• Coleman, Karen H. (1980). Conjugal violence: What 33 men report. Journal of Marital and Family Therapy, 6, 207-213.
  • Eisikovits, Zvi C., & Buchbinder, Eli. (1997). Talking violent: A phenomenological study of metaphors battering men use. Violence Against Women, 3, 482-498.
  • Goodrum, Sarah, Umberson, Debra, & Anderson, Kristin L. (2001). The batterer’s view of the self and others in domestic violence. Sociological Inquiry, 71, 221-240.
  • Hearn, Jeff. (1998). The Violences of Men: How Men Talk About and How Agencies Respond to Men’s Violence to Women. London: Sage
  • Mullaney, Jamie L. (2007). Telling it like a man. Men and Masculinities, 10, 222-247.
  • Stamp, Glen H., & Sabourin, Teresa Chandler. (1995). Accounting for violence: An analysis of male spousal abuse narratives. Journal of Applied Communication Research, 23, 288-302.
  • Wood, Julia T. (2004). Monsters and victims: Male felons’ accounts of intimate partner violence. Journal of Social and Personal Relationships, 21, 555-576.


Tactic #9 — Using Social Institutions and Social Prejudices

by Clare Murphy PhD 15 February 2013

This is the ninth of 16 blogs discussing the patterns of tactics from my power and control wheel – Using Social Institutions and Social Prejudices. Many perpetrators of psychological abuse use social, health, legal and other institutions such as child protection services as arenas to further their coercive control over their intimate partner. They use […]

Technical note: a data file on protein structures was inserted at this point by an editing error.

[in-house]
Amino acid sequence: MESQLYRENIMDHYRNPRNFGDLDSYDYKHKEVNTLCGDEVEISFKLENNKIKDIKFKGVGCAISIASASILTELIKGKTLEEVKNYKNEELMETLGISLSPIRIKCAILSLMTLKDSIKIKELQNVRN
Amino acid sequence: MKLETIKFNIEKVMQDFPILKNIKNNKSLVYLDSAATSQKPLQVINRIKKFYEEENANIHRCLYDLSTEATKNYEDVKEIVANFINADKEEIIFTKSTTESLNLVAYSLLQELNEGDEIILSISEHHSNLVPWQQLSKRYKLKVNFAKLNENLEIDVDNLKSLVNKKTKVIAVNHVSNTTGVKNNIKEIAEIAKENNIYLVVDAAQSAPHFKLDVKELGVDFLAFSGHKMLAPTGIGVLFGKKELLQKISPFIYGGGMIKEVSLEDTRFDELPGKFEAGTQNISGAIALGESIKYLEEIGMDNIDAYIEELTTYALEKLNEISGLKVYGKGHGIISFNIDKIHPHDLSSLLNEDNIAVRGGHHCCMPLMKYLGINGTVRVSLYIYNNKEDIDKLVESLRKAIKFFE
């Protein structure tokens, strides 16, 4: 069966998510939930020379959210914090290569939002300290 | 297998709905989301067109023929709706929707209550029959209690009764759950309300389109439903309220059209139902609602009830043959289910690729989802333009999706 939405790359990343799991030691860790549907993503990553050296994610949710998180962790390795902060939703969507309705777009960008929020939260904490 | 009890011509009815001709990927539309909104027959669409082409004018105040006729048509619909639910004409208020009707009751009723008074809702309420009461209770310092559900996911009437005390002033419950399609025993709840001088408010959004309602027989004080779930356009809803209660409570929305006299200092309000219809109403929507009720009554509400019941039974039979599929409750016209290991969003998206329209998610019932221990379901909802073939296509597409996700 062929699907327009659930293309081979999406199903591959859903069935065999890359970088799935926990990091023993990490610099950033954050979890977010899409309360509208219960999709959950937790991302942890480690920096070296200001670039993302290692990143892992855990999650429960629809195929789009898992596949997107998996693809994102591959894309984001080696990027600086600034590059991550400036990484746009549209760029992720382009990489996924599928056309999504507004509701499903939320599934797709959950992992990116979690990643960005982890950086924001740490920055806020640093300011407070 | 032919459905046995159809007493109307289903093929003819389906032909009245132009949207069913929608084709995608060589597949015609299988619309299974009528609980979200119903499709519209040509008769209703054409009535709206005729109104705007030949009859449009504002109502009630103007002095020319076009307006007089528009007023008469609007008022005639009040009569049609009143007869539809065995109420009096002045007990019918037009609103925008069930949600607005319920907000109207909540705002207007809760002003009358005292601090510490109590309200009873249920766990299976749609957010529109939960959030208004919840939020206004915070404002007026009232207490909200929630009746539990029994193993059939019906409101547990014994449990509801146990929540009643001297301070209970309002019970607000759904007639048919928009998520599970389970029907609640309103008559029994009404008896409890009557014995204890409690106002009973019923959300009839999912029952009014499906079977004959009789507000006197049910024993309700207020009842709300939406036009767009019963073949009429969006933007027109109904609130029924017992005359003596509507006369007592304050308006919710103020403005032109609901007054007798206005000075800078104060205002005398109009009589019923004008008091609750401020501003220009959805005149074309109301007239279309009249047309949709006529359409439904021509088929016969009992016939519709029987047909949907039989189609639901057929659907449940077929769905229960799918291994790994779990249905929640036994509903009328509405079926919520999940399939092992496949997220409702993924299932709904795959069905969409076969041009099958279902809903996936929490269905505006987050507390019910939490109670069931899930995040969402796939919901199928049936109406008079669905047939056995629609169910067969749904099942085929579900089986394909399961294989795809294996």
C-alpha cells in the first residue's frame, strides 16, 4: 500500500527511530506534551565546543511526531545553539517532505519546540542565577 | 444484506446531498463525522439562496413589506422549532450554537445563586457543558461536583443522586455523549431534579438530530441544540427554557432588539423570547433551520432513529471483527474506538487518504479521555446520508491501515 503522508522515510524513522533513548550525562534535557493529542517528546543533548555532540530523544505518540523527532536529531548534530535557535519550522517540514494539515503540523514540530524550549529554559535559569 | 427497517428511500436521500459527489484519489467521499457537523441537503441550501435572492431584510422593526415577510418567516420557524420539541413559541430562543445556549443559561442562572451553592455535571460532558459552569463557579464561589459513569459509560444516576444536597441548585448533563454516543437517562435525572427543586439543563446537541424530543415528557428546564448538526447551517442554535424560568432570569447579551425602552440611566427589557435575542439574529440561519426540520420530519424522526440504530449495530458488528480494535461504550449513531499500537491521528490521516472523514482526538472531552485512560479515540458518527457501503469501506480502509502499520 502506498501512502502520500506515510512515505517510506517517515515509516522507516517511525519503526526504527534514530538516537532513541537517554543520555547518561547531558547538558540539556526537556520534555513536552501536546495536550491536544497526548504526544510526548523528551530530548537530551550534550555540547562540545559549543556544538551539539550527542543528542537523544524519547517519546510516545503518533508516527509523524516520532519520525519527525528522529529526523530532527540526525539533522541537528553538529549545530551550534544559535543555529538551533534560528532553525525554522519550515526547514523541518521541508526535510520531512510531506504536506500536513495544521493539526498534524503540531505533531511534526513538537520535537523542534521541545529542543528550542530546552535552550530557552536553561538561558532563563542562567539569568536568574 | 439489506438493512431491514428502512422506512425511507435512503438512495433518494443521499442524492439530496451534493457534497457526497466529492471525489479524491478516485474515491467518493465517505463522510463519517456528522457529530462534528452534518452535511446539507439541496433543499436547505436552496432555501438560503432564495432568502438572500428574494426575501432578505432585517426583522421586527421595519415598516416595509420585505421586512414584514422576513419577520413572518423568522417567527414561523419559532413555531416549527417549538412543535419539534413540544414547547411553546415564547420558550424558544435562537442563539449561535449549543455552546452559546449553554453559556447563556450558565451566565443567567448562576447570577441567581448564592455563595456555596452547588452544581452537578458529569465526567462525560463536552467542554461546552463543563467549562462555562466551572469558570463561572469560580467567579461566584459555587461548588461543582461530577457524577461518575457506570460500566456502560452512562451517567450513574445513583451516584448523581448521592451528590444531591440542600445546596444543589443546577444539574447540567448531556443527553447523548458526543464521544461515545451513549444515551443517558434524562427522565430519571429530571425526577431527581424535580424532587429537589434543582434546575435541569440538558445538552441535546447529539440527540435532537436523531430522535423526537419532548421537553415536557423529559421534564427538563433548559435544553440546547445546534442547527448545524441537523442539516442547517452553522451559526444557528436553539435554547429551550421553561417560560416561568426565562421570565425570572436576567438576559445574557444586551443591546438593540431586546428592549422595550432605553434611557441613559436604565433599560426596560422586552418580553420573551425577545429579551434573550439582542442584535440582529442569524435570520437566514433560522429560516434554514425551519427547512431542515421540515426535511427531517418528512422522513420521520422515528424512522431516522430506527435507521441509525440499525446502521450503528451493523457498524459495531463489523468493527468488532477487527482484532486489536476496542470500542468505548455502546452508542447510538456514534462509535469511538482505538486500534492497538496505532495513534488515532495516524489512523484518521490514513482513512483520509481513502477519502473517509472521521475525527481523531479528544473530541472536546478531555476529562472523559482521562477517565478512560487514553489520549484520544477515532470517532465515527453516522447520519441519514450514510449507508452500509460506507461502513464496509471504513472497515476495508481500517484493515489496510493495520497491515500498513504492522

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Cognitive dissonance – how women justify staying with a controlling partner

by Clare Murphy PhD 15 June 2012

Cognitive dissonance is a theory developed by social psychologist, Leon Festinger, in the 1950s. The theory explains how people respond when their attitudes and beliefs do not match their behaviours. We humans are driven to have harmony between our attitudes and our behaviours and to avoid dissonance, that is, to avoid contradiction. Cognitive dissonance theory explains […]

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Tactic #1 — One-Sided Power Games